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By: Alfred Price, Paul Blackah .
The Spitfire is more than just an aeroplane. It is an icon. It is, moreover, an icon that is quintessentially, indubitably and self-confidently British. Few British people will dispute the assertion that the Supermarine Spitfire was the most famous aircraft ever to serve with the Royal Air Force. Yet it is pertinent to ask why the Spitfire should have attained its iconic status, to the point where it overshadowed other aircraft types whose achievements were scarcely less significant.
Today the sight and sound of a Spitfire strutting its stuff is the high point of any air show. More than 22,000 of these aircraft were built, and the youngest survivor — a Seafire variant — first flew in 1947, making it 60 years old.
However, preparing for such longevity was not a consideration for those who designed and built these aircraft. During hard-fought periods of the war, a Spitfire had an average life of just a few weeks.
In the years following the war the number of airworthy Spitfires plummeted, and by the mid-1960s only eight remained in Great Britain. Then came the epic film The Battle of Britain, which needed all the operational Spitfires it could get to perform the aerial battle scenes. The film, released in 1969, proved a huge box office success. It also led to an explosion of interest in surviving airworthy Spitfires, and showed that almost anyone, provided he or she was wealthy enough, could own and perhaps fly a Spitfire.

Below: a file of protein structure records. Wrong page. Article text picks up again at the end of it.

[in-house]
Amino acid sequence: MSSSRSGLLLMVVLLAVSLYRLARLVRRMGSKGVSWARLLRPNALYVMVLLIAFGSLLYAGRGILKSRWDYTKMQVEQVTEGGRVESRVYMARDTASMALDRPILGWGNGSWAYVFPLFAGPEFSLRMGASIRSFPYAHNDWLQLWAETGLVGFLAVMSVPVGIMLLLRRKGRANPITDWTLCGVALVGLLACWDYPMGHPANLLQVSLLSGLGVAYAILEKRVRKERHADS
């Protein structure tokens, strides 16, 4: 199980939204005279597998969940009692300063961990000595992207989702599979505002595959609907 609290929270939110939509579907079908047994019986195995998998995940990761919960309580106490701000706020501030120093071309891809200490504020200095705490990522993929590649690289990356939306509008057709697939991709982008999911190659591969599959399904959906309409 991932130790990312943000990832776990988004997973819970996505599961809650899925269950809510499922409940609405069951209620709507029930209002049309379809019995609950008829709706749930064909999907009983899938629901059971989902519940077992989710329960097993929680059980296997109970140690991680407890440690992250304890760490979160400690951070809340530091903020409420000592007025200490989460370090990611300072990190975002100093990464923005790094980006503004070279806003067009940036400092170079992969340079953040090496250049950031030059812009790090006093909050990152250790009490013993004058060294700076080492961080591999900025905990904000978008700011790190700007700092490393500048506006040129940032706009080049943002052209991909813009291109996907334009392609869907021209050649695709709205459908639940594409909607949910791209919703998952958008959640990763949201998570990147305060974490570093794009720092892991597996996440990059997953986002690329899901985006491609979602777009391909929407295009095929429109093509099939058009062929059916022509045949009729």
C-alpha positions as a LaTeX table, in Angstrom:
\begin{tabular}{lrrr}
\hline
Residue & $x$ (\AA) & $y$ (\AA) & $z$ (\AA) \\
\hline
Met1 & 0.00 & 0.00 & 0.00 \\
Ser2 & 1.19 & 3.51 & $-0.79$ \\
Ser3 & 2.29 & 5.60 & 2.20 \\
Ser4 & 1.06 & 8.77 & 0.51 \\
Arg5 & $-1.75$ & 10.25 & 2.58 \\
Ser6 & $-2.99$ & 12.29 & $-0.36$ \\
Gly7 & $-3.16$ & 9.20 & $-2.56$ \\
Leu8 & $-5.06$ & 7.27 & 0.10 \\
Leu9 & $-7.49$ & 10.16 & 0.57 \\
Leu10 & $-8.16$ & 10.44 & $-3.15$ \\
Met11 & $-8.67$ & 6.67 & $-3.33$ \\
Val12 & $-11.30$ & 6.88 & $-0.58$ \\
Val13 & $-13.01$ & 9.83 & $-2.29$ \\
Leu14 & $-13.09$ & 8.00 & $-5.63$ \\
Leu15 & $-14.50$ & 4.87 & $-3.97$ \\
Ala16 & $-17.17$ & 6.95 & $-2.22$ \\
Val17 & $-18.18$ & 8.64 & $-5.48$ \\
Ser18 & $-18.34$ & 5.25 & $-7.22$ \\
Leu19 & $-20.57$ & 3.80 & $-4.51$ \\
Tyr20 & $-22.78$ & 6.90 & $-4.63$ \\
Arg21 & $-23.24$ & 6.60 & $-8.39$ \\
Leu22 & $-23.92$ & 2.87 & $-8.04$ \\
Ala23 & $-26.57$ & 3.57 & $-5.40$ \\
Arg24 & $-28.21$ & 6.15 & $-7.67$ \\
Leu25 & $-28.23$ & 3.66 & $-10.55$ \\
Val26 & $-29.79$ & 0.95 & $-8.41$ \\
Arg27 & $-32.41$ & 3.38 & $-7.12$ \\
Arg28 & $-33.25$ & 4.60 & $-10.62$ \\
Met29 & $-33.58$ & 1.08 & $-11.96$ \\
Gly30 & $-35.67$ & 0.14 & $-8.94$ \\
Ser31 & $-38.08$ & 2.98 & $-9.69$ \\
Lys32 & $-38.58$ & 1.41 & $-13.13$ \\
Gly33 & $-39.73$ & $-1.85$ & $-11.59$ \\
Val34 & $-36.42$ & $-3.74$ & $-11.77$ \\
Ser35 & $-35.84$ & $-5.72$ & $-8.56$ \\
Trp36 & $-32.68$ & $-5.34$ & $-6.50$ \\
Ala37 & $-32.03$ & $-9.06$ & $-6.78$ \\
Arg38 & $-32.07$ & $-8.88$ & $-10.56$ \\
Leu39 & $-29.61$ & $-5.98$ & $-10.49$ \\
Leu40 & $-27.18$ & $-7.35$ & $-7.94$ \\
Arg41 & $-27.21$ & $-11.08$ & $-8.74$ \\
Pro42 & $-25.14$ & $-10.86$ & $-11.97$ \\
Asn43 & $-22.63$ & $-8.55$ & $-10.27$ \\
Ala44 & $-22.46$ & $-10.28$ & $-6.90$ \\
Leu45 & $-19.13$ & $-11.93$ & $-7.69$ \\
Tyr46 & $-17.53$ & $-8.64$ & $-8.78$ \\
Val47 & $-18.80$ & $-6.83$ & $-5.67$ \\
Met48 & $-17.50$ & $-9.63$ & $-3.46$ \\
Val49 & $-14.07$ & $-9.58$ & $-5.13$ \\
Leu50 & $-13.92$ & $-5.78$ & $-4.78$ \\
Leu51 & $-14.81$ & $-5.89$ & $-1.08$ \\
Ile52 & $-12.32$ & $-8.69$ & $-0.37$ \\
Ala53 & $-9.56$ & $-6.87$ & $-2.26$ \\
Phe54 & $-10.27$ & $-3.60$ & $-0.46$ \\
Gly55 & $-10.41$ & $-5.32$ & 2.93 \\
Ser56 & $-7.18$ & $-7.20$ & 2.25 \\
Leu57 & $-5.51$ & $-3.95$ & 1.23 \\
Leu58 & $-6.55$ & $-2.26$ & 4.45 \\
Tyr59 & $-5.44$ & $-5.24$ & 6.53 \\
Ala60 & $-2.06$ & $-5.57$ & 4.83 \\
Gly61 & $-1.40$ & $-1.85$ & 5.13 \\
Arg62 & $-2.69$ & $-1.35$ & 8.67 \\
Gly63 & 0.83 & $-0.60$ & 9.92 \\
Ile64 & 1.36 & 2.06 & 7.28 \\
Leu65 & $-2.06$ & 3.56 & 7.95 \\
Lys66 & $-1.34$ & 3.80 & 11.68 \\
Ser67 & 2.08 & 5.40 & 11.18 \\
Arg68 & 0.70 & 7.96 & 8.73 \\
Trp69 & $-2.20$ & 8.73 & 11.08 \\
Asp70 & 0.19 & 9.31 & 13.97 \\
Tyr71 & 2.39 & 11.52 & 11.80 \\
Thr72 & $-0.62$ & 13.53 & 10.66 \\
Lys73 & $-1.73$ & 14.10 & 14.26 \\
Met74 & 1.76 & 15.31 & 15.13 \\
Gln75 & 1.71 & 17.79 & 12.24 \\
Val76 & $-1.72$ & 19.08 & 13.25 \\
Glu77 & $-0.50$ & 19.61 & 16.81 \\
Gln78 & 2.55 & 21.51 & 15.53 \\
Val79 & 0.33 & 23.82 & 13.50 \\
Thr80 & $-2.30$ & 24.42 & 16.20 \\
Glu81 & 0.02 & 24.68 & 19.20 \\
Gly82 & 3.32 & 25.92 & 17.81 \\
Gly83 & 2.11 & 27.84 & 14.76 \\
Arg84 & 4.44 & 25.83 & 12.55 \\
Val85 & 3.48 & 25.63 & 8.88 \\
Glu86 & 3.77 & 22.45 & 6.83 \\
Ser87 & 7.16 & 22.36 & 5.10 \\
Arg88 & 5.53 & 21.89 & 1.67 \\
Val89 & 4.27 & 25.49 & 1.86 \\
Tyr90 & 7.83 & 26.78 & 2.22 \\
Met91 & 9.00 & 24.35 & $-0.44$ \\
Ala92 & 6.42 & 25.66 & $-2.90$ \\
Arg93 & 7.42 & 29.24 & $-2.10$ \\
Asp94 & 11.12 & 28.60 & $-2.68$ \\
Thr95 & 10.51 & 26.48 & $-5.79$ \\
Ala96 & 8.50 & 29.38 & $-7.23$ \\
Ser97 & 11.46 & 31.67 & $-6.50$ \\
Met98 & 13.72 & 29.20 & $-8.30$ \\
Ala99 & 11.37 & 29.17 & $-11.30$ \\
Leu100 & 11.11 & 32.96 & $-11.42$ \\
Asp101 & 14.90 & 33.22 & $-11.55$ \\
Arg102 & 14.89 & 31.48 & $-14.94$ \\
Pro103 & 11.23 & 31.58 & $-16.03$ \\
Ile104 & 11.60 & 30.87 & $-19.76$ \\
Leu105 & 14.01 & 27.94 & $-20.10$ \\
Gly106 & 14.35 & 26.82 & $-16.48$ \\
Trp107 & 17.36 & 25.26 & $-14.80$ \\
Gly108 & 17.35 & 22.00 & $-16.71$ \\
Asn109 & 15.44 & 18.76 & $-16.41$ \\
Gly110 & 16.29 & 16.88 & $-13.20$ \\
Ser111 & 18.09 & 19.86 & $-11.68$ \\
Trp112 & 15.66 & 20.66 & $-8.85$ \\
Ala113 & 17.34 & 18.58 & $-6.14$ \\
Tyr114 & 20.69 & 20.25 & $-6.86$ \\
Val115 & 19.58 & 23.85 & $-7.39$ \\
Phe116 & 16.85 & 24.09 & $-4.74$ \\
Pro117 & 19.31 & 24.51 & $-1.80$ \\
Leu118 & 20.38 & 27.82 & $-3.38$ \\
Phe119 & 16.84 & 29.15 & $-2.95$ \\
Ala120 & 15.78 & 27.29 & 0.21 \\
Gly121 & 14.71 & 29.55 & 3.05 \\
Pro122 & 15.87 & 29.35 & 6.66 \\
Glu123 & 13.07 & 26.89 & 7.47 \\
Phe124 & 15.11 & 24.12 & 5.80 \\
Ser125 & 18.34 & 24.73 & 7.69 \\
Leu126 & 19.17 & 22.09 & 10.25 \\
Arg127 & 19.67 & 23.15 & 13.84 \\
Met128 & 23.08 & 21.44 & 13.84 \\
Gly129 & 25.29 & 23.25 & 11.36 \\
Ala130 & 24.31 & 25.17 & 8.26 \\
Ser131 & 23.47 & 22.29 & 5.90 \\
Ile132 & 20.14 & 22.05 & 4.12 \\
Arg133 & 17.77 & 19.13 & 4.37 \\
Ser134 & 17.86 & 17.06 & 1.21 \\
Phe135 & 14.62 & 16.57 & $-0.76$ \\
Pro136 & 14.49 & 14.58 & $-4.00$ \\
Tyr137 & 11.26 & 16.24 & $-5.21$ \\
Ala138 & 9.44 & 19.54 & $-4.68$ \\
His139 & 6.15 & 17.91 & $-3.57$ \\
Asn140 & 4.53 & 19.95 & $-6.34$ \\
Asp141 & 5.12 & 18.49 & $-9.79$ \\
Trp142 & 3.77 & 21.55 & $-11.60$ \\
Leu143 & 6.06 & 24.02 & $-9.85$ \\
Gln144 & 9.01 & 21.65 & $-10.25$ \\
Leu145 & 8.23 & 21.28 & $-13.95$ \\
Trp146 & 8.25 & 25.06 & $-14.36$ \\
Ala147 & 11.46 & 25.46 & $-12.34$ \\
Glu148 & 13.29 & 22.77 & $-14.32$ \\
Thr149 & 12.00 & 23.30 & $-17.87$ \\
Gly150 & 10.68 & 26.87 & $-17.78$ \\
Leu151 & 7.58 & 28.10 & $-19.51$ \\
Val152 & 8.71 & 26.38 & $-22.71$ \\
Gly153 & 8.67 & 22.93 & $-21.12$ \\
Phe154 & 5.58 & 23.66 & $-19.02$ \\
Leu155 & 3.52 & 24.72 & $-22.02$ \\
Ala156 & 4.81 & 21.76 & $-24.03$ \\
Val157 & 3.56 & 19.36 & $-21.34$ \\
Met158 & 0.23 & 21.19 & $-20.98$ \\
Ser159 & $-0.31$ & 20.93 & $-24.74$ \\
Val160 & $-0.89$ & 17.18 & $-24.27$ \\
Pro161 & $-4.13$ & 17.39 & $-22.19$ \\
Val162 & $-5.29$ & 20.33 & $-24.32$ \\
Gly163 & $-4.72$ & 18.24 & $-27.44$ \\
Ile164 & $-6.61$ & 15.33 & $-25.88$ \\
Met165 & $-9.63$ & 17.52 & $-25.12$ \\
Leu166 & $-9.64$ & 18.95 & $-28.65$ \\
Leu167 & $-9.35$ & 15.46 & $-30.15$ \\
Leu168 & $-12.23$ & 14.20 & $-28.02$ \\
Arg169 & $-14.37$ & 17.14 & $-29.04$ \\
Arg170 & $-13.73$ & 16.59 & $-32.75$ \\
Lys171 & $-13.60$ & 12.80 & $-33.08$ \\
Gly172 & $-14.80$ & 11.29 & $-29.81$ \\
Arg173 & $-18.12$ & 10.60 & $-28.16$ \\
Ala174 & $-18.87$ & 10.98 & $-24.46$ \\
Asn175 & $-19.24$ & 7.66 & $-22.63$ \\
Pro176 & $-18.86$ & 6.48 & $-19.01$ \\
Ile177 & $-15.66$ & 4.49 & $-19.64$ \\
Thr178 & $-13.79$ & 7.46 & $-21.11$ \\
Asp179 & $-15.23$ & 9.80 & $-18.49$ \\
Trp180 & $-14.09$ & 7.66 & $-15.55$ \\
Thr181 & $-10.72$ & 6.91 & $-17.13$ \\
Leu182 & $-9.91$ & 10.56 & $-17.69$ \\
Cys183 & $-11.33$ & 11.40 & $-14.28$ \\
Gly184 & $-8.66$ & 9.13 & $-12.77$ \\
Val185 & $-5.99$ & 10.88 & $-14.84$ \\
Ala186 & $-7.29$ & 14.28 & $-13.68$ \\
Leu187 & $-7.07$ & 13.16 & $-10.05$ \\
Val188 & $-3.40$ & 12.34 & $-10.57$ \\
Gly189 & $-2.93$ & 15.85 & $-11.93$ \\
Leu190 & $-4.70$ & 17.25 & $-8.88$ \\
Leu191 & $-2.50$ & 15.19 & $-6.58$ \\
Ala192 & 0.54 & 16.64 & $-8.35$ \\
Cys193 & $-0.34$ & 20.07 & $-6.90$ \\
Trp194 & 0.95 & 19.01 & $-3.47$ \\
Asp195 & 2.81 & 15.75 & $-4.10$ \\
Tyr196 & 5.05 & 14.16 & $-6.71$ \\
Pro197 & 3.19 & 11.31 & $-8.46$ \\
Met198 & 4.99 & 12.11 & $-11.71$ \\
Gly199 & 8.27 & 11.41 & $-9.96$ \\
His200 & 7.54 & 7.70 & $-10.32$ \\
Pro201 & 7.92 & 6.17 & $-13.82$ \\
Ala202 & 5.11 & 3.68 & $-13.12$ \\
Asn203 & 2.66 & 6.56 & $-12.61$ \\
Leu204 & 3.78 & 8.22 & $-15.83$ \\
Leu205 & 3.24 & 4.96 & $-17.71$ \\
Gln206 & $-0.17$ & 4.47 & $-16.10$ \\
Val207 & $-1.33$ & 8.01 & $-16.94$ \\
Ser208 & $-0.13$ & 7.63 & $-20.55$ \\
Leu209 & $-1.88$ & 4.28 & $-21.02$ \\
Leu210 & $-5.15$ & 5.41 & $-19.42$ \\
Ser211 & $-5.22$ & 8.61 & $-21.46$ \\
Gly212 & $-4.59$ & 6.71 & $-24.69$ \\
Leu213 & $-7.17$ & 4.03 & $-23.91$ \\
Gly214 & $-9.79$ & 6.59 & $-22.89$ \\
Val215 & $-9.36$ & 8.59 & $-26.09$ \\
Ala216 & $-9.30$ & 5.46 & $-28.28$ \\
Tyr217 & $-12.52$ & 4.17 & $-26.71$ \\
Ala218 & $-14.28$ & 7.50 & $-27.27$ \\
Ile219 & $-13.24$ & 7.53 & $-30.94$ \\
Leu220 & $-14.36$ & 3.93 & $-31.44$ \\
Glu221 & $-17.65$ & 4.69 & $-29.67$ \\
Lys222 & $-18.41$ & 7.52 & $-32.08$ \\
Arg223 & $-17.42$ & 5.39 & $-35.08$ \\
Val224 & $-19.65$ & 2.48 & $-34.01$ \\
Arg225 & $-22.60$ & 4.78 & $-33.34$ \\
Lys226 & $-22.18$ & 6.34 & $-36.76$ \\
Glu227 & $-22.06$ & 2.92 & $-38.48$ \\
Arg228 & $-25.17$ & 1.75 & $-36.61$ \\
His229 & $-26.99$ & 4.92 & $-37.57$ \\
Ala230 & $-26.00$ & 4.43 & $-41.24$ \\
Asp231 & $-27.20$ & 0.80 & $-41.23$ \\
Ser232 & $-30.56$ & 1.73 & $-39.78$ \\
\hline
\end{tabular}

This book provides a brief history df this iconic aeroplane and a fascinating behind-the-scenes insight into what is involved in restoring, flying and maintaining a Spitfire today, nearly 70 years after the first prototype flew.
Dr Alfred Price served for 15 years as an aircrew officer in the Royal Air Force, where he was a crewman on Vulcan bombers, specialising in electronic warfare and air-fighting tactics. Since leaving the service, he has been a full-time writer on aviation subjects, and is a well-respected aviation historian and an acknowledged authority on the Spitfire. He is a Fellow of the Royal Historical Society.
Paul Blackah joined the RAF in 1976 and trained as an airframe fitter. In 1993 he was posted to the Battle of Britain Memorial Flight (BBMF) and remained with that unit until he retired from full-time service in 2002. His specialised knowledge of vintage aircraft, and in particular the Spitfire, was considered so valuable to the Flight that he was taken into the RAF as a reservist, working as Airframe Specialist in the BBMF.